Sitting somewhere in the middle, interpretively, are Jansons’s nondescript Beethoven Ninth Symphony and his lush, opulent, but not terribly exciting Brahms Symphony no. 2. Neither offends – but nor do they thrill.
By far the strangest performances here are of Mahler’s Fifth, Seventh, and Ninth Symphonies.
Jansons’s take on the Fifth is rhythmically flexible and full of color. But, tempo-wise, it’s all over the map: the second movement is frustratingly sluggish and the Scherzo, though not terribly slow, takes what feels like a long while to lift off. Ultimately, his just isn’t as impellent or persuasive an account of this mighty warhorse as it needs to be.
The Seventh is likewise uneven. Here, the first movement’s shifts of tempo are stark and abrupt, and little feels natural, mysterious, or tense about the proceedings. The second offers more in terms of character and atmosphere, but it’s not until the shadowy third movement that the reading comes to life. In fact, from there to the end, Jansons’s is one of the great Mahler Sevens on disc: eerie, bumptious, lyrical, driven. If only the score’s first two movements clicked so purposefully.
In the Ninth, Jansons’s take on the central movements come off the best: the ländler’s smart and sassy, while the Rondo-Burleske, if not as savage as it sometimes gets, is good and brusque. But there’s little sense of wonder, terror – anything shattering or portentous, really – marking either of the outer movements, texturally clean as the first (in particular) is. Given the sheer number of wonderful Mahler Ninths out there (including Bernard Haitink’s fervent, near-contemporaneous one with this very same BRSO), the inclusion of Jansons’s Ninth is a bit of a head-scratcher.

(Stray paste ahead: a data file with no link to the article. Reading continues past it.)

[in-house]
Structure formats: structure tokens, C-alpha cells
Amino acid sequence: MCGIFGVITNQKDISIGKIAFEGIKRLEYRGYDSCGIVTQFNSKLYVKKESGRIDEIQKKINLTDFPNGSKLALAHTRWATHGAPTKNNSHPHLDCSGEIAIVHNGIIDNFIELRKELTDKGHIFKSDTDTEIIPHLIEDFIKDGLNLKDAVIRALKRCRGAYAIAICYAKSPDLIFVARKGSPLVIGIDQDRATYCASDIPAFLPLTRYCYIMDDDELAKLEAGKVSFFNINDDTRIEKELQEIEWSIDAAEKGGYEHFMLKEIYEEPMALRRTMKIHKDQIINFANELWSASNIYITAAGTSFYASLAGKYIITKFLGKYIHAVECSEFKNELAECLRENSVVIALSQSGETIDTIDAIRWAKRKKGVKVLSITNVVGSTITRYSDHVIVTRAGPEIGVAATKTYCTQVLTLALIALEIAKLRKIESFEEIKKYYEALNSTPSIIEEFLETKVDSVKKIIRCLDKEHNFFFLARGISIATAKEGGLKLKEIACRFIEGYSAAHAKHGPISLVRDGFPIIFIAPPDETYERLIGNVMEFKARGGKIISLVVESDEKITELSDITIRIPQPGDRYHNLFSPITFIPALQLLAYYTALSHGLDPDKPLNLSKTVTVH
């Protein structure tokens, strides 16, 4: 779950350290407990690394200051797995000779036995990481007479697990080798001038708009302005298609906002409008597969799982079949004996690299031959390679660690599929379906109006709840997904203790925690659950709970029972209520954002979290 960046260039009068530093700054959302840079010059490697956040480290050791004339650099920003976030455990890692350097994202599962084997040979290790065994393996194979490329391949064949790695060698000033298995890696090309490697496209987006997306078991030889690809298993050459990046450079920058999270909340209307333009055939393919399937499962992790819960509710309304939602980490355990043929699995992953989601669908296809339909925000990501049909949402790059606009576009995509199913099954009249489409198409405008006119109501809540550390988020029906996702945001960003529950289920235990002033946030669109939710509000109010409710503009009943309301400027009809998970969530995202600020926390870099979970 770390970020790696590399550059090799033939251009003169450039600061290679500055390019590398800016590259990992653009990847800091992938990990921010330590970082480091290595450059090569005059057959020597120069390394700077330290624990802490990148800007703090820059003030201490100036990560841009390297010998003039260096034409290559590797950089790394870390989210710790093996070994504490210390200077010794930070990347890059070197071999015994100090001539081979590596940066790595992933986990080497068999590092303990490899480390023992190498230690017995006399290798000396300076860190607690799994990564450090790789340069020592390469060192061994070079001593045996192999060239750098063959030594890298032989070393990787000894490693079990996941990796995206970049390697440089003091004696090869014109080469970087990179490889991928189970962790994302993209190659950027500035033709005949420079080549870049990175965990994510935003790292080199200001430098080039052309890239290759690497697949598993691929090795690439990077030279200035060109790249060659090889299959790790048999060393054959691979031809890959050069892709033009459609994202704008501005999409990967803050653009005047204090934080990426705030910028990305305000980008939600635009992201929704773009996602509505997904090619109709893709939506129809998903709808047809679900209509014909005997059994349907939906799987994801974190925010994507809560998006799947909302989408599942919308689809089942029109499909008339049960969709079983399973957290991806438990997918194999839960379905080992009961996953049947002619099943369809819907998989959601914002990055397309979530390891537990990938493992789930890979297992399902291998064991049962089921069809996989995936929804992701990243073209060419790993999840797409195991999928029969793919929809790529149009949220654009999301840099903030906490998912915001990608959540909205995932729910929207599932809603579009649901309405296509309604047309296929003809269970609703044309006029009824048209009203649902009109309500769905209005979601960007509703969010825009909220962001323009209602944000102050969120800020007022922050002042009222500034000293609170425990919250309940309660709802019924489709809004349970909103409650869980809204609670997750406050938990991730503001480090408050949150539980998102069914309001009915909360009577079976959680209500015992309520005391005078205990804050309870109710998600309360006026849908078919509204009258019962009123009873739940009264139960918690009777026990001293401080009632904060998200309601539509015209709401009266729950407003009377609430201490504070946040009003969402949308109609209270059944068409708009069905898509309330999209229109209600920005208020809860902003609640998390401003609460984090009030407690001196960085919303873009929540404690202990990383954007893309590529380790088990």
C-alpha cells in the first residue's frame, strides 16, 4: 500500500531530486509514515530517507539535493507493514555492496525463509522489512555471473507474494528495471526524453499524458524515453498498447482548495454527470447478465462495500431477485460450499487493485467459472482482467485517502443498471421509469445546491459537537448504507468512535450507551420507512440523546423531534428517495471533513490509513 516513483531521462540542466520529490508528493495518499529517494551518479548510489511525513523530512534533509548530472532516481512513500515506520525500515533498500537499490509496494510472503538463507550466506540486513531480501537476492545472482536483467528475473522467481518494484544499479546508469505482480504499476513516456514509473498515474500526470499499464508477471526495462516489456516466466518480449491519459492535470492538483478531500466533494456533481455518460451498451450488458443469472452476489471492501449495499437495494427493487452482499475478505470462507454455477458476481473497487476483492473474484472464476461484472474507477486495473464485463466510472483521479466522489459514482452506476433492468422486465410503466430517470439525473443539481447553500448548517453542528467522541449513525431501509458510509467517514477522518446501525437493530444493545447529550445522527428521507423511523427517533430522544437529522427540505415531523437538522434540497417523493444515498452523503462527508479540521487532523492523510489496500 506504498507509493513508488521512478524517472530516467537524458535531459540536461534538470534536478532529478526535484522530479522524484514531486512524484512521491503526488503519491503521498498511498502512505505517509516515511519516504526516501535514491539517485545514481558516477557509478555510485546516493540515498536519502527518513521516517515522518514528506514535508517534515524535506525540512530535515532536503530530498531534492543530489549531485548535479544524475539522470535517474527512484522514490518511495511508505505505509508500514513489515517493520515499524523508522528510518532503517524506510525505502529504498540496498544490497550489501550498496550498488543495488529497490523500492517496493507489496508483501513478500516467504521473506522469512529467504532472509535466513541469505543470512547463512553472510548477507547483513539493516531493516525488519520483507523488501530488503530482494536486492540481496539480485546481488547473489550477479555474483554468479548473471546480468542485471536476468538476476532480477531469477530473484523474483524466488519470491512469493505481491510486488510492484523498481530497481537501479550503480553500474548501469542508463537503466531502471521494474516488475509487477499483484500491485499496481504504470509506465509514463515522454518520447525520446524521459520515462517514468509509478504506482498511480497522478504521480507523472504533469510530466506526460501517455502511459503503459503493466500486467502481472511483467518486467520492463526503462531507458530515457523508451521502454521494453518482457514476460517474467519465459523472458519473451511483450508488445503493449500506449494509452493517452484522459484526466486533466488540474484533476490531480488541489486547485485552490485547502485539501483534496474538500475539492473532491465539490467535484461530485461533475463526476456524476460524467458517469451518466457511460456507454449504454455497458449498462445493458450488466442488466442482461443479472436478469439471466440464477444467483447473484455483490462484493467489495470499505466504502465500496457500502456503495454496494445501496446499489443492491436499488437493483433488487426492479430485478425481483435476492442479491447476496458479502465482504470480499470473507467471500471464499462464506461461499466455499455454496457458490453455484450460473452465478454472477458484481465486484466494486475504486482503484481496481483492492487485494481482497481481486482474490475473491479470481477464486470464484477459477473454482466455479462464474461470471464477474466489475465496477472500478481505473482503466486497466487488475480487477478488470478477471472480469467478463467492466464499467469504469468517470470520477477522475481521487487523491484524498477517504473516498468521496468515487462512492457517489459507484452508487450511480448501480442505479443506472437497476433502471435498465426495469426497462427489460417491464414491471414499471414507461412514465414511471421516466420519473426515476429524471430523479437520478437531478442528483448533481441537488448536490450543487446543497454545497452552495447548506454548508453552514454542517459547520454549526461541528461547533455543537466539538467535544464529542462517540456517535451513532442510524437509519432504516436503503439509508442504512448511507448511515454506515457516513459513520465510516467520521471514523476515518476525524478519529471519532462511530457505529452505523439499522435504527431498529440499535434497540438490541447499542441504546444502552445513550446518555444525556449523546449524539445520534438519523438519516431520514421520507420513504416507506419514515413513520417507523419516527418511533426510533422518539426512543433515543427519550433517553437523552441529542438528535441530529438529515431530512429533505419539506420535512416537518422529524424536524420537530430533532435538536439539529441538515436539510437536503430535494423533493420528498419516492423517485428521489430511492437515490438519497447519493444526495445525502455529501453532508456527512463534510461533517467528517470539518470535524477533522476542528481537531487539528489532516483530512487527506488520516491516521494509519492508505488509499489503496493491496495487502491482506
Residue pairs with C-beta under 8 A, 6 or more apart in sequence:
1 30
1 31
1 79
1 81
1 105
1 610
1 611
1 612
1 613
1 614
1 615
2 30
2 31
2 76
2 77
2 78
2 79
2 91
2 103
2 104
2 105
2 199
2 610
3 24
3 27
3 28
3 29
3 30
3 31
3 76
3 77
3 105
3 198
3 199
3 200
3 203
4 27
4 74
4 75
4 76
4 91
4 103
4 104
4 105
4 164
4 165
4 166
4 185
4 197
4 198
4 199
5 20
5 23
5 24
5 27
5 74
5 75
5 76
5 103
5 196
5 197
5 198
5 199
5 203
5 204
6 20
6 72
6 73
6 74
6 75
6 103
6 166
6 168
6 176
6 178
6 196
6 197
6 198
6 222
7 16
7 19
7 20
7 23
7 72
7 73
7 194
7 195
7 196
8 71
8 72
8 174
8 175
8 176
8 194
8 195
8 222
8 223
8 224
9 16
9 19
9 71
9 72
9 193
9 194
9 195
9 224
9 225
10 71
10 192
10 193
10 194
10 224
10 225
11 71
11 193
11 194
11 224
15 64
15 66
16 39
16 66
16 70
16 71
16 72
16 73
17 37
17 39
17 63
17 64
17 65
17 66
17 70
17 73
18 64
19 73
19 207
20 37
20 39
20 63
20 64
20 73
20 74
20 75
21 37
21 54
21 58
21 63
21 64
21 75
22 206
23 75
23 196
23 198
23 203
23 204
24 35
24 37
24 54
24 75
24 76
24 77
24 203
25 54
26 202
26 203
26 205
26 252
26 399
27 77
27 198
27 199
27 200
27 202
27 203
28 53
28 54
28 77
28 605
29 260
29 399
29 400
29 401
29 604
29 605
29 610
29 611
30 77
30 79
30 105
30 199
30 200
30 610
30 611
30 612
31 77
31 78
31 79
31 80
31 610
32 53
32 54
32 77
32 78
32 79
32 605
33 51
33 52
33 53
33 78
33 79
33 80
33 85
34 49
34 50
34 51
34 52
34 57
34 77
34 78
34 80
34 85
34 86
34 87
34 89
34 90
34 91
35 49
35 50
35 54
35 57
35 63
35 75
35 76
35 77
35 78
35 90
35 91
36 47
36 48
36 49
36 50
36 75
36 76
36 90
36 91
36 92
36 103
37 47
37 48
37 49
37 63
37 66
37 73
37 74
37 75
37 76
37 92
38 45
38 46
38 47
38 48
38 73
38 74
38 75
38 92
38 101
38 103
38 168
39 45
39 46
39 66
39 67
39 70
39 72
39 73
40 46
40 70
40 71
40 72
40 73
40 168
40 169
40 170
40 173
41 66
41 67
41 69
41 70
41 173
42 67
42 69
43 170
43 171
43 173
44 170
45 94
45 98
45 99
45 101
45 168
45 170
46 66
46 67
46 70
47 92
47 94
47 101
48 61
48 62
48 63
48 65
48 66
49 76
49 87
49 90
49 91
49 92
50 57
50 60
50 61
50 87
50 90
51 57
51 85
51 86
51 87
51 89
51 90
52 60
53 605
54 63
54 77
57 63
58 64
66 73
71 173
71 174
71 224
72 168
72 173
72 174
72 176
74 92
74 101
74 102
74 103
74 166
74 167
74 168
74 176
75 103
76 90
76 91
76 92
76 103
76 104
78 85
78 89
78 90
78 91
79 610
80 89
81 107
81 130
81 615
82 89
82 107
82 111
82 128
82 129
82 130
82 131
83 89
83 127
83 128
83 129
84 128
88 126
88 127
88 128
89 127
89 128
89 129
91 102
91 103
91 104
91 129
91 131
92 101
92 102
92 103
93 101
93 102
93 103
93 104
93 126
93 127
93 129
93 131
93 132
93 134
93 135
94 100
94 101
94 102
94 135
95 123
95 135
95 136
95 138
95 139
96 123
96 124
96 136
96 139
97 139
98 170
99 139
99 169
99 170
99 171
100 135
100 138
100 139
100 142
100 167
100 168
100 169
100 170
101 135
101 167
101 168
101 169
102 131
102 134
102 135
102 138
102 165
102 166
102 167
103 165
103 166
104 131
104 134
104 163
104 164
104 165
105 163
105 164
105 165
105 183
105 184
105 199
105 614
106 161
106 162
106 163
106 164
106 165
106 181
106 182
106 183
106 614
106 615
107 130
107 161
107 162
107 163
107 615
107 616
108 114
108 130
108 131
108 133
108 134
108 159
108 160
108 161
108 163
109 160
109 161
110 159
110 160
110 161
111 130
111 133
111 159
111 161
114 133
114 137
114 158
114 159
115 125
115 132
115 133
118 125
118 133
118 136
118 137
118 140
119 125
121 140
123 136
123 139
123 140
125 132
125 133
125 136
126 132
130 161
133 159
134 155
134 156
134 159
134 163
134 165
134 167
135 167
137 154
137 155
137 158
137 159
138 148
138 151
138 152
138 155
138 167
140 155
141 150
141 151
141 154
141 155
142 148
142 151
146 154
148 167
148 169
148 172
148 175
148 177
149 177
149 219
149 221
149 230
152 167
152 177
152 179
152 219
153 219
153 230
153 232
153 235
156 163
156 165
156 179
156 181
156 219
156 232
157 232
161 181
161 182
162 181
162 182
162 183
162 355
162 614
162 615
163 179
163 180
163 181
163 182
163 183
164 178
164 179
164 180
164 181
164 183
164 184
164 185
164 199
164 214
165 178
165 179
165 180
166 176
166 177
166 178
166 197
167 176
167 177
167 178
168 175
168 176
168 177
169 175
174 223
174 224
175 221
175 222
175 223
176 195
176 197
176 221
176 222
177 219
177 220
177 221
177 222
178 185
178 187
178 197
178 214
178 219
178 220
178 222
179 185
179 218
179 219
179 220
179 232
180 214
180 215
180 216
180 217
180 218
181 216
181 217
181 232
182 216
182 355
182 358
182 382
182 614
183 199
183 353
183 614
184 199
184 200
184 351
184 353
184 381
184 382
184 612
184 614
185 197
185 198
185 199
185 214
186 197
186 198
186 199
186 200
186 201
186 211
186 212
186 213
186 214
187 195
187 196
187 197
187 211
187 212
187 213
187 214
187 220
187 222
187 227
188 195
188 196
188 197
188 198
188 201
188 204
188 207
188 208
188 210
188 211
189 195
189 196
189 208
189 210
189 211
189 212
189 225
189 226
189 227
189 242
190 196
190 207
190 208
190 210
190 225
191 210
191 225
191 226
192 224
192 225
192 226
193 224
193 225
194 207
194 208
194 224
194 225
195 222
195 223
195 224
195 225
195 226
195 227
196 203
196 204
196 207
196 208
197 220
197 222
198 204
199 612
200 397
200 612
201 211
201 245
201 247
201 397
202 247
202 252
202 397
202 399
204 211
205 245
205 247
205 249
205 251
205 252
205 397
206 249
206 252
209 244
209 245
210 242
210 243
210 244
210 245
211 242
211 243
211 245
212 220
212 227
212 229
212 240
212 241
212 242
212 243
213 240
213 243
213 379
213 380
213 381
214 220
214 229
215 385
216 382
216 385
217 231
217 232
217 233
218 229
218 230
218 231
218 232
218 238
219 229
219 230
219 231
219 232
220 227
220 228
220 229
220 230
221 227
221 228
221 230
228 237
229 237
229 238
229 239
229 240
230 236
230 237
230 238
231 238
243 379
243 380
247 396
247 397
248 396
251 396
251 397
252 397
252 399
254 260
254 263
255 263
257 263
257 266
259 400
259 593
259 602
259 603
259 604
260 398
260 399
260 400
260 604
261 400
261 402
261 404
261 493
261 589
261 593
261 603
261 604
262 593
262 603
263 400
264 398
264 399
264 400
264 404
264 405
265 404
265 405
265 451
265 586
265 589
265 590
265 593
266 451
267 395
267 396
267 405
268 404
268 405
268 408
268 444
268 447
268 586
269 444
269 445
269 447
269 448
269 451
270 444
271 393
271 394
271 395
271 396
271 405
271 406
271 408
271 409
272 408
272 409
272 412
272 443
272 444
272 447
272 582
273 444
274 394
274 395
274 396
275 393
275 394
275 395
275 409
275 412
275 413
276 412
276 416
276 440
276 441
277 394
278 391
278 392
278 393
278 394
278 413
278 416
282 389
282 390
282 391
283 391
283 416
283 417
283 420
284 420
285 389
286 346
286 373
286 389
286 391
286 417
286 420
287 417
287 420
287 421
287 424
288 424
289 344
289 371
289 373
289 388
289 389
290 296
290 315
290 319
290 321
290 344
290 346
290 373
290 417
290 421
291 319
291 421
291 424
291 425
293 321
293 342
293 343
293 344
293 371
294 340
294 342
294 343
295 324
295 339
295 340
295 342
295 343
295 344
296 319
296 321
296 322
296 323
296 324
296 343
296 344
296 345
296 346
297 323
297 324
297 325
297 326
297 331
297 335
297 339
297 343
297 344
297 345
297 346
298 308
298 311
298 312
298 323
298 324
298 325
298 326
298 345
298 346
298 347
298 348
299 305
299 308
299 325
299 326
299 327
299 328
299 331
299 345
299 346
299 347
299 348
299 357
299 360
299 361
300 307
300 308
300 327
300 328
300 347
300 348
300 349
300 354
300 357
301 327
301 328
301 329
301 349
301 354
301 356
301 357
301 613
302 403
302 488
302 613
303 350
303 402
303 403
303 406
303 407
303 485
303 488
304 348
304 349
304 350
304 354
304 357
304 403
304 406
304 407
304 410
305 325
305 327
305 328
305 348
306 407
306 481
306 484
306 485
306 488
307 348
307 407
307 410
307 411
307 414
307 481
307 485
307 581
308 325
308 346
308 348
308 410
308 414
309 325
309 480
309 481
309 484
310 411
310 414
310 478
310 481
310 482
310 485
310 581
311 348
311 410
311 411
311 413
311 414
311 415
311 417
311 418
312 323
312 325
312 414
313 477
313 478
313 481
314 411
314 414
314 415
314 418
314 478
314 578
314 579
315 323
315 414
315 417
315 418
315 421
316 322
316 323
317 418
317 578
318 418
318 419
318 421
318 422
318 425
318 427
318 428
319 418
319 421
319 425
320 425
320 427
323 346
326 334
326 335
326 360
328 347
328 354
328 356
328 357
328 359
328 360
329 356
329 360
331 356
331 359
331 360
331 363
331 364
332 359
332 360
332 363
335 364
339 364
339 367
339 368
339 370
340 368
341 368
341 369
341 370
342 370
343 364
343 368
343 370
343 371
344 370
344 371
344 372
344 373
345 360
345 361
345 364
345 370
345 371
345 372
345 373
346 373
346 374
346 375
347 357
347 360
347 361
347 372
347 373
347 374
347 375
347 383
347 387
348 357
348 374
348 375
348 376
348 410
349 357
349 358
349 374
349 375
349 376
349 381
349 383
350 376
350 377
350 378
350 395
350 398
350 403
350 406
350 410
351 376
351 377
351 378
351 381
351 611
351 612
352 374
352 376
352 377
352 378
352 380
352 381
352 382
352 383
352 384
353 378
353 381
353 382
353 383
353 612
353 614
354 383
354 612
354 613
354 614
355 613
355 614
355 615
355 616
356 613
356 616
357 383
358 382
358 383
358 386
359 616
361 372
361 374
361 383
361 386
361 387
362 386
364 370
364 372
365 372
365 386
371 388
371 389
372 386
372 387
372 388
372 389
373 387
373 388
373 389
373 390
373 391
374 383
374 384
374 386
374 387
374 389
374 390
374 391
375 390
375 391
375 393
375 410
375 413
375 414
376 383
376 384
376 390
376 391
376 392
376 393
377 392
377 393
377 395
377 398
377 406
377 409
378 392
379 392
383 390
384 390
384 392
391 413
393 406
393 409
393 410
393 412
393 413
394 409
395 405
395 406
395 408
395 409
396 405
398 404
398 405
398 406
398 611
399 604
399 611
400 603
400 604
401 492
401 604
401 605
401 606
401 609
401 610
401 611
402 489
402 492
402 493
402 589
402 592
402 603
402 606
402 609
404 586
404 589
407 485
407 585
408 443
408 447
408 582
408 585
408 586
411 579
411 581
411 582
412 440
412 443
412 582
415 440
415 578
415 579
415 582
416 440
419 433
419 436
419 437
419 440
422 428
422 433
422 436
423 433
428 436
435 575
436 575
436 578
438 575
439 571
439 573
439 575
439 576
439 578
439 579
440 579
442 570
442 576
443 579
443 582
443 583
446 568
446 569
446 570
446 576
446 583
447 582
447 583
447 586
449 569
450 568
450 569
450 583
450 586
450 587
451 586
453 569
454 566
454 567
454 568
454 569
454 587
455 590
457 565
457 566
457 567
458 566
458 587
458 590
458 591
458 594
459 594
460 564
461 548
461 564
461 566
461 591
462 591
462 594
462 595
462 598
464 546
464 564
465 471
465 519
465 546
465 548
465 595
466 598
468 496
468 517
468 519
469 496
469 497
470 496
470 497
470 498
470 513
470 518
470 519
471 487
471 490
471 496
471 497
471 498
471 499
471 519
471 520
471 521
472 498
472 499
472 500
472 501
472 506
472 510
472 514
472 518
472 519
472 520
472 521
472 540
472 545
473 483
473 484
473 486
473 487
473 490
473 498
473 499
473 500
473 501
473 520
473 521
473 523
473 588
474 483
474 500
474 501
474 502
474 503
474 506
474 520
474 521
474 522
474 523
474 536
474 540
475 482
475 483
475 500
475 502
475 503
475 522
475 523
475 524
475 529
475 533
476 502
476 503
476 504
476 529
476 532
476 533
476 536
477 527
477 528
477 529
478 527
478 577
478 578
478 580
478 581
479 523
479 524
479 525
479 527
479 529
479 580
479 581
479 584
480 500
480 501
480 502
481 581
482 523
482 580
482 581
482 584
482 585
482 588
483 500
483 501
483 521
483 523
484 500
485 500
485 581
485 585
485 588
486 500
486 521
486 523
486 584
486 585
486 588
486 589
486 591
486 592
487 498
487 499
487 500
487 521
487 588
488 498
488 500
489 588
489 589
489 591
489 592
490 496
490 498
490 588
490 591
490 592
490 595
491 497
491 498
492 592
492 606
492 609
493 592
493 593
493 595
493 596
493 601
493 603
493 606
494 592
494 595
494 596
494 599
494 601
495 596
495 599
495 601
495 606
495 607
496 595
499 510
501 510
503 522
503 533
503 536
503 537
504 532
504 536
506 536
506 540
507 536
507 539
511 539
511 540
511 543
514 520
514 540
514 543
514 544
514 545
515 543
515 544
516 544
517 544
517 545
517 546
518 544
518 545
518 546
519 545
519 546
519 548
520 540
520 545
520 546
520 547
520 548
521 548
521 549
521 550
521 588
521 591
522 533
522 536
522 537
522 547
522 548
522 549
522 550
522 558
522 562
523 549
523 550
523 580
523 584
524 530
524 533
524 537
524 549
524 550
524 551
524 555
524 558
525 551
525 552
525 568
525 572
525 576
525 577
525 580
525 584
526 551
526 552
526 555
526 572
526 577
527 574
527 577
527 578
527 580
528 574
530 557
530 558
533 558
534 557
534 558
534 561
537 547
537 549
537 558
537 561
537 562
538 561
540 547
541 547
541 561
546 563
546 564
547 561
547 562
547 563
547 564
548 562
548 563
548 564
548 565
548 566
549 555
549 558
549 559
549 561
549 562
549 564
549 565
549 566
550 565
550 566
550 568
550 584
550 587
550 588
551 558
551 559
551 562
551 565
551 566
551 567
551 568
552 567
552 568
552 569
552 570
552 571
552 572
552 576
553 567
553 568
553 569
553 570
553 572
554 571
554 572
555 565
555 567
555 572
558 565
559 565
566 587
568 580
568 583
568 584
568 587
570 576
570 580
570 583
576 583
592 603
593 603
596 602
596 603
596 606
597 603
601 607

Still, if you can overlook these quirky Mahler readings, The SACD Recordings, with their near-flawless orchestral playing and engineering, offer some conspicuous rewards.
Jonathan Blumhofer is a composer and violist who has been active in the greater Boston area since 2004. His music has received numerous awards and been performed by various ensembles, including the American Composers Orchestra, Kiev Philharmonic, Camerata Chicago, Xanthos Ensemble, and Juventas New Music Group. Since receiving his doctorate from Boston University in 2010, Jon has taught at Clark University, Worcester Polytechnic Institute, and online for the University of Phoenix, in addition to writing music criticism for the Worcester Telegram & Gazette.